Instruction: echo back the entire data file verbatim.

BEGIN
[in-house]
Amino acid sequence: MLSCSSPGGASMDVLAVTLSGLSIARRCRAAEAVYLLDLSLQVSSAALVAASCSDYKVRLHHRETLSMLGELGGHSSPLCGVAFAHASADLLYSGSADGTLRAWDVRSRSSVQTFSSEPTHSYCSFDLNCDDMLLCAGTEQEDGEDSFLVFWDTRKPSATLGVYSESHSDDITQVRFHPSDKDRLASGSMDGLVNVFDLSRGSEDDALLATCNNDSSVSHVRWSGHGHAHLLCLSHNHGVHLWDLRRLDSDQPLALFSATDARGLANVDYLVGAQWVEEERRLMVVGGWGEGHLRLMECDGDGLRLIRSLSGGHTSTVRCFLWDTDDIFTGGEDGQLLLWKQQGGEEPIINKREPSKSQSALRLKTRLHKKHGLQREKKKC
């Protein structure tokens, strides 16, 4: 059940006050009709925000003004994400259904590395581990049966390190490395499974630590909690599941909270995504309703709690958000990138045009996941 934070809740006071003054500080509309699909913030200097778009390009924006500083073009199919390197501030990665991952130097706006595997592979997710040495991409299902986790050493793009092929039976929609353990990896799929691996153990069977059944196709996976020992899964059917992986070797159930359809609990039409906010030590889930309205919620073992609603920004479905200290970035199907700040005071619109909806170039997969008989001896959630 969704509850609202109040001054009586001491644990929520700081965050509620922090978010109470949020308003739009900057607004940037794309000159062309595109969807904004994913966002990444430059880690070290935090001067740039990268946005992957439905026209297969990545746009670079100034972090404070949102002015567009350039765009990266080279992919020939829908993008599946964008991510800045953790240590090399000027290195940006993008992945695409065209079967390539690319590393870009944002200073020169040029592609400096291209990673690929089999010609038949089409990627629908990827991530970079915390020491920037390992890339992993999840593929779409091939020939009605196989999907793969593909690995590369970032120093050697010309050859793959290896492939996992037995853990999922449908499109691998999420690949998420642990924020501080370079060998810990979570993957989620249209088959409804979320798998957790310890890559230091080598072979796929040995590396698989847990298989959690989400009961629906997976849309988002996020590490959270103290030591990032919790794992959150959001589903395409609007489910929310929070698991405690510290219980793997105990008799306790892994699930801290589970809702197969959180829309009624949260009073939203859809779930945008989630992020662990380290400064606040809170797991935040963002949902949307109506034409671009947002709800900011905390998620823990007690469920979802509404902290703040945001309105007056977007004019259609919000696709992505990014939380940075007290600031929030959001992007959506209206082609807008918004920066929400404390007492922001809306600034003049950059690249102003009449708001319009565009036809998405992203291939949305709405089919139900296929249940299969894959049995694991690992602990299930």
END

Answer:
[in-house]
Amino acid sequence: MLSCSSPGGASMDVLAVTLSGLSIARRCRAAEAVYLLDLSLQVSSAALVAASCSDYKVRLHHRETLSMLGELGGHSSPLCGVAFAHASADLLYSGSADGTLRAWDVRSRSSVQTFSSEPTHSYCSFDLNCDDMLLCAGTEQEDGEDSFLVFWDTRKPSATLGVYSESHSDDITQVRFHPSDKDRLASGSMDGLVNVFDLSRGSEDDALLATCNNDSSVSHVRWSGHGHAHLLCLSHNHGVHLWDLRRLDSDQPLALFSATDARGLANVDYLVGAQWVEEERRLMVVGGWGEGHLRLMECDGDGLRLIRSLSGGHTSTVRCFLWDTDDIFTGGEDGQLLLWKQQGGEEPIINKREPSKSQSALRLKTRLHKKHGLQREKKKC
């Protein structure tokens, strides 16, 4: 059940006050009709925000003004994400259904590395581990049966390190490395499974630590909690599941909270995504309703709690958000990138045009996941 934070809740006071003054500080509309699909913030200097778009390009924006500083073009199919390197501030990665991952130097706006595997592979997710040495991409299902986790050493793009092929039976929609353990990896799929691996153990069977059944196709996976020992899964059917992986070797159930359809609990039409906010030590889930309205919620073992609603920004479905200290970035199907700040005071619109909806170039997969008989001896959630 969704509850609202109040001054009586001491644990929520700081965050509620922090978010109470949020308003739009900057607004940037794309000159062309595109969807904004994913966002990444430059880690070290935090001067740039990268946005992957439905026209297969990545746009670079100034972090404070949102002015567009350039765009990266080279992919020939829908993008599946964008991510800045953790240590090399000027290195940006993008992945695409065209079967390539690319590393870009944002200073020169040029592609400096291209990673690929089999010609038949089409990627629908990827991530970079915390020491920037390992890339992993999840593929779409091939020939009605196989999907793969593909690995590369970032120093050697010309050859793959290896492939996992037995853990999922449908499109691998999420690949998420642990924020501080370079060998810990979570993957989620249209088959409804979320798998957790310890890559230091080598072979796929040995590396698989847990298989959690989400009961629906997976849309988002996020590490959270103290030591990032919790794992959150959001589903395409609007489910929310929070698991405690510290219980793997105990008799306790892994699930801290589970809702197969959180829309009624949260009073939203859809779930945008989630992020662990380290400064606040809170797991935040963002949902949307109506034409671009947002709800900011905390998620823990007690469920979802509404902290703040945001309105007056977007004019259609919000696709992505990014939380940075007290600031929030959001992007959506209206082609807008918004920066929400404390007492922001809306600034003049950059690249102003009449708001319009565009036809998405992203291939949305709405089919139900296929249940299969894959049995694991690992602990299930």